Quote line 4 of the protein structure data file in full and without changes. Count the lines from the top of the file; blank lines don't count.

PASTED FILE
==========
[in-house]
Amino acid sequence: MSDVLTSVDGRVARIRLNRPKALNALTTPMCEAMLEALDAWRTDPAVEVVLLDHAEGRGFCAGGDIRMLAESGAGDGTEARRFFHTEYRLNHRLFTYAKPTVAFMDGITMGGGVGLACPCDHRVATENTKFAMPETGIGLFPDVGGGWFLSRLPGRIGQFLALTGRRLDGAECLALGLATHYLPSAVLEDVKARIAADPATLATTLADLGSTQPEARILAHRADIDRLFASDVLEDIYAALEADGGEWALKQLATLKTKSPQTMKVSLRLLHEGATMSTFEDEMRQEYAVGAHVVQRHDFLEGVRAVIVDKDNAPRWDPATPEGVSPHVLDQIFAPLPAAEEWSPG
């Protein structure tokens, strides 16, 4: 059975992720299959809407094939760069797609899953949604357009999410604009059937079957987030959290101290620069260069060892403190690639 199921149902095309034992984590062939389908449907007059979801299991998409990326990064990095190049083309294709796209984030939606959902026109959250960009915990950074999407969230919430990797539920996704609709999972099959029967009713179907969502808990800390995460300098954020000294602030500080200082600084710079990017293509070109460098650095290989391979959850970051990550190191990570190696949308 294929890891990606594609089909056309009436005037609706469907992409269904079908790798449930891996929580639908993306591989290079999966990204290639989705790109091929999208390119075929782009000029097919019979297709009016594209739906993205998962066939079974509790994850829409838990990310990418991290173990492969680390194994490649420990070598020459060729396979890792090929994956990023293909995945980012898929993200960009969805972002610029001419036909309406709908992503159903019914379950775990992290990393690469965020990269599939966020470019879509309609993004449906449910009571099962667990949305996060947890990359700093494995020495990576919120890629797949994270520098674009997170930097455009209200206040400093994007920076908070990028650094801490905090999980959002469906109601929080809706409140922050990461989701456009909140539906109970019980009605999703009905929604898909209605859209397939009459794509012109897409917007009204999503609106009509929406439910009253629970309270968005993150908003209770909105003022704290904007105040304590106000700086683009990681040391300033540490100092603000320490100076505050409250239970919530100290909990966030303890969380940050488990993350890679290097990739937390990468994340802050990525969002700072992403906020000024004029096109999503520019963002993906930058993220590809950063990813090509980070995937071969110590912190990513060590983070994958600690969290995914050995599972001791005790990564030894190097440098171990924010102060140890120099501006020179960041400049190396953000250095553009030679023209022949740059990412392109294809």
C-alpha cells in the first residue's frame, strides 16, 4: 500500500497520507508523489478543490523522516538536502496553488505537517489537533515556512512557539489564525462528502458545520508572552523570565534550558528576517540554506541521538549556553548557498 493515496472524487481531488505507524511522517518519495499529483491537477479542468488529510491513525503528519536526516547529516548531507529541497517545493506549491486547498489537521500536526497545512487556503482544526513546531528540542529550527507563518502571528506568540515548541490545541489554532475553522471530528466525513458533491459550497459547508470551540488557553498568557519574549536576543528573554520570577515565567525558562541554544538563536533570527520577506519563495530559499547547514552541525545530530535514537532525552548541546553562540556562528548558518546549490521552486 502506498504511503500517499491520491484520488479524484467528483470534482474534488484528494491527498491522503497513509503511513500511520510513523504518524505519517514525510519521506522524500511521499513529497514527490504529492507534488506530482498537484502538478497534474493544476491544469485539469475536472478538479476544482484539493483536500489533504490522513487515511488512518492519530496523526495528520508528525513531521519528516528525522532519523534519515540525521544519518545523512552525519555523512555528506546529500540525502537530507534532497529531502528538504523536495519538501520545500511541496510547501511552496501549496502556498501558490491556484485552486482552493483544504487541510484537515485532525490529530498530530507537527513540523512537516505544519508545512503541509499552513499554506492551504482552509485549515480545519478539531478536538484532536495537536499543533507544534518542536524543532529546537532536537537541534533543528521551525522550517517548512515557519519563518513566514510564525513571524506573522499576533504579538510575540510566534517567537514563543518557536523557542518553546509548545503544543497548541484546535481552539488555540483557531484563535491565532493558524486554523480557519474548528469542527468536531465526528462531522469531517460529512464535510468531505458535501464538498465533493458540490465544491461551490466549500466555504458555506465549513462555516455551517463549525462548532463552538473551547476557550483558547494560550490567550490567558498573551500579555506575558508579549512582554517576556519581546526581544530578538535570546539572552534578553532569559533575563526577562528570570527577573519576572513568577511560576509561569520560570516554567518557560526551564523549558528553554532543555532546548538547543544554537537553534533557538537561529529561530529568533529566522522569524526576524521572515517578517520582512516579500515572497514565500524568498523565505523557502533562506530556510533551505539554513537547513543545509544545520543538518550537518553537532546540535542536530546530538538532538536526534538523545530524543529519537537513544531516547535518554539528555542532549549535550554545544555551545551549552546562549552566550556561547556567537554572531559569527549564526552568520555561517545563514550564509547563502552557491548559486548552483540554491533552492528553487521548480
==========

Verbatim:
C-alpha cells in the first residue's frame, strides 16, 4: 500500500497520507508523489478543490523522516538536502496553488505537517489537533515556512512557539489564525462528502458545520508572552523570565534550558528576517540554506541521538549556553548557498 493515496472524487481531488505507524511522517518519495499529483491537477479542468488529510491513525503528519536526516547529516548531507529541497517545493506549491486547498489537521500536526497545512487556503482544526513546531528540542529550527507563518502571528506568540515548541490545541489554532475553522471530528466525513458533491459550497459547508470551540488557553498568557519574549536576543528573554520570577515565567525558562541554544538563536533570527520577506519563495530559499547547514552541525545530530535514537532525552548541546553562540556562528548558518546549490521552486 502506498504511503500517499491520491484520488479524484467528483470534482474534488484528494491527498491522503497513509503511513500511520510513523504518524505519517514525510519521506522524500511521499513529497514527490504529492507534488506530482498537484502538478497534474493544476491544469485539469475536472478538479476544482484539493483536500489533504490522513487515511488512518492519530496523526495528520508528525513531521519528516528525522532519523534519515540525521544519518545523512552525519555523512555528506546529500540525502537530507534532497529531502528538504523536495519538501520545500511541496510547501511552496501549496502556498501558490491556484485552486482552493483544504487541510484537515485532525490529530498530530507537527513540523512537516505544519508545512503541509499552513499554506492551504482552509485549515480545519478539531478536538484532536495537536499543533507544534518542536524543532529546537532536537537541534533543528521551525522550517517548512515557519519563518513566514510564525513571524506573522499576533504579538510575540510566534517567537514563543518557536523557542518553546509548545503544543497548541484546535481552539488555540483557531484563535491565532493558524486554523480557519474548528469542527468536531465526528462531522469531517460529512464535510468531505458535501464538498465533493458540490465544491461551490466549500466555504458555506465549513462555516455551517463549525462548532463552538473551547476557550483558547494560550490567550490567558498573551500579555506575558508579549512582554517576556519581546526581544530578538535570546539572552534578553532569559533575563526577562528570570527577573519576572513568577511560576509561569520560570516554567518557560526551564523549558528553554532543555532546548538547543544554537537553534533557538537561529529561530529568533529566522522569524526576524521572515517578517520582512516579500515572497514565500524568498523565505523557502533562506530556510533551505539554513537547513543545509544545520543538518550537518553537532546540535542536530546530538538532538536526534538523545530524543529519537537513544531516547535518554539528555542532549549535550554545544555551545551549552546562549552566550556561547556567537554572531559569527549564526552568520555561517545563514550564509547563502552557491548559486548552483540554491533552492528553487521548480